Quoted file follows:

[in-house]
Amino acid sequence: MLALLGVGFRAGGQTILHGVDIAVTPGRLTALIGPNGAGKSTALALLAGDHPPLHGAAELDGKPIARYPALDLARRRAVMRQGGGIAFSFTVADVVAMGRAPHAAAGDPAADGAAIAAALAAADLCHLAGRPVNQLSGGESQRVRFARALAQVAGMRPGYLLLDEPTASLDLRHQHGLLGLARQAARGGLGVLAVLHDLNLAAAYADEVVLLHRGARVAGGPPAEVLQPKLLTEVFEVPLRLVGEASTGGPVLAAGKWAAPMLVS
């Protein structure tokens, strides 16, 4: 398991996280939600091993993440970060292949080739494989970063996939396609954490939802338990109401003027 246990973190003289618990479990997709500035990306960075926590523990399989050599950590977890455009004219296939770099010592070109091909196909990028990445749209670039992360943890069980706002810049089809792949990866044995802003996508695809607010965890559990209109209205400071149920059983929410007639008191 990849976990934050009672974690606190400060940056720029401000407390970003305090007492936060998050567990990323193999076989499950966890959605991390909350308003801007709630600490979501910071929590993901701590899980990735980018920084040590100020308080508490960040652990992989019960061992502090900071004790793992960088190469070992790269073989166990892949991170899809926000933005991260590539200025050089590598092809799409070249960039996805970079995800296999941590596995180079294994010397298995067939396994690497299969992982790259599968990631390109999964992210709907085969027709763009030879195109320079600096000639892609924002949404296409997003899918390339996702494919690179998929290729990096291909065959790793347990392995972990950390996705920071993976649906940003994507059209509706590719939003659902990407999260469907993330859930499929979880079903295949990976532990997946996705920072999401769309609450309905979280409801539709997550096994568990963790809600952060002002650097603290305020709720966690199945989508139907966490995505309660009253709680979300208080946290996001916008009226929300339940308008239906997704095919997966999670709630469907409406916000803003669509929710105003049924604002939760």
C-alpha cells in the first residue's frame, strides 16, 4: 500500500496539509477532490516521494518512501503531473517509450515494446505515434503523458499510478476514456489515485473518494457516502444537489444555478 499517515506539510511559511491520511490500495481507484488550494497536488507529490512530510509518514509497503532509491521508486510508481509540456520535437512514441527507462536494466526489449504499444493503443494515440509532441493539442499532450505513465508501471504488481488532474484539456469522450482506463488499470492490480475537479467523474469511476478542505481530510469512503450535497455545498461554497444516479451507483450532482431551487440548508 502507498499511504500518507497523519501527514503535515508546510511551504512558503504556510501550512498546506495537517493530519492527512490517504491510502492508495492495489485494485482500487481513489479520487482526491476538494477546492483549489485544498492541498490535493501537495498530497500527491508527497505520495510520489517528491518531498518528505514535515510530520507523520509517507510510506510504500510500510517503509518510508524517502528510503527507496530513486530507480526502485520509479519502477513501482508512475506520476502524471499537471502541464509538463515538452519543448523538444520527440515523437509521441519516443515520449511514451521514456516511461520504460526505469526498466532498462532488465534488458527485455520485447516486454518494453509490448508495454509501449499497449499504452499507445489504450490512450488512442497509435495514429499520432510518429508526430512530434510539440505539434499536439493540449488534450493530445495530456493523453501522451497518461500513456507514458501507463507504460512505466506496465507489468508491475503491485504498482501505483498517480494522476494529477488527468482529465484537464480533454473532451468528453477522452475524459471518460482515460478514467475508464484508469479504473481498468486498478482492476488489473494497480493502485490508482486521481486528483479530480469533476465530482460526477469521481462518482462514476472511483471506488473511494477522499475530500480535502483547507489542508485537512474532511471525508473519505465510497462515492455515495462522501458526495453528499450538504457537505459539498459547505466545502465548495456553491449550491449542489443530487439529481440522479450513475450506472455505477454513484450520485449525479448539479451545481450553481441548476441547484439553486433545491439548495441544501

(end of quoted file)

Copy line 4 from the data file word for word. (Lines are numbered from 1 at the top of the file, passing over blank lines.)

C-alpha cells in the first residue's frame, strides 16, 4: 500500500496539509477532490516521494518512501503531473517509450515494446505515434503523458499510478476514456489515485473518494457516502444537489444555478 499517515506539510511559511491520511490500495481507484488550494497536488507529490512530510509518514509497503532509491521508486510508481509540456520535437512514441527507462536494466526489449504499444493503443494515440509532441493539442499532450505513465508501471504488481488532474484539456469522450482506463488499470492490480475537479467523474469511476478542505481530510469512503450535497455545498461554497444516479451507483450532482431551487440548508 502507498499511504500518507497523519501527514503535515508546510511551504512558503504556510501550512498546506495537517493530519492527512490517504491510502492508495492495489485494485482500487481513489479520487482526491476538494477546492483549489485544498492541498490535493501537495498530497500527491508527497505520495510520489517528491518531498518528505514535515510530520507523520509517507510510506510504500510500510517503509518510508524517502528510503527507496530513486530507480526502485520509479519502477513501482508512475506520476502524471499537471502541464509538463515538452519543448523538444520527440515523437509521441519516443515520449511514451521514456516511461520504460526505469526498466532498462532488465534488458527485455520485447516486454518494453509490448508495454509501449499497449499504452499507445489504450490512450488512442497509435495514429499520432510518429508526430512530434510539440505539434499536439493540449488534450493530445495530456493523453501522451497518461500513456507514458501507463507504460512505466506496465507489468508491475503491485504498482501505483498517480494522476494529477488527468482529465484537464480533454473532451468528453477522452475524459471518460482515460478514467475508464484508469479504473481498468486498478482492476488489473494497480493502485490508482486521481486528483479530480469533476465530482460526477469521481462518482462514476472511483471506488473511494477522499475530500480535502483547507489542508485537512474532511471525508473519505465510497462515492455515495462522501458526495453528499450538504457537505459539498459547505466545502465548495456553491449550491449542489443530487439529481440522479450513475450506472455505477454513484450520485449525479448539479451545481450553481441548476441547484439553486433545491439548495441544501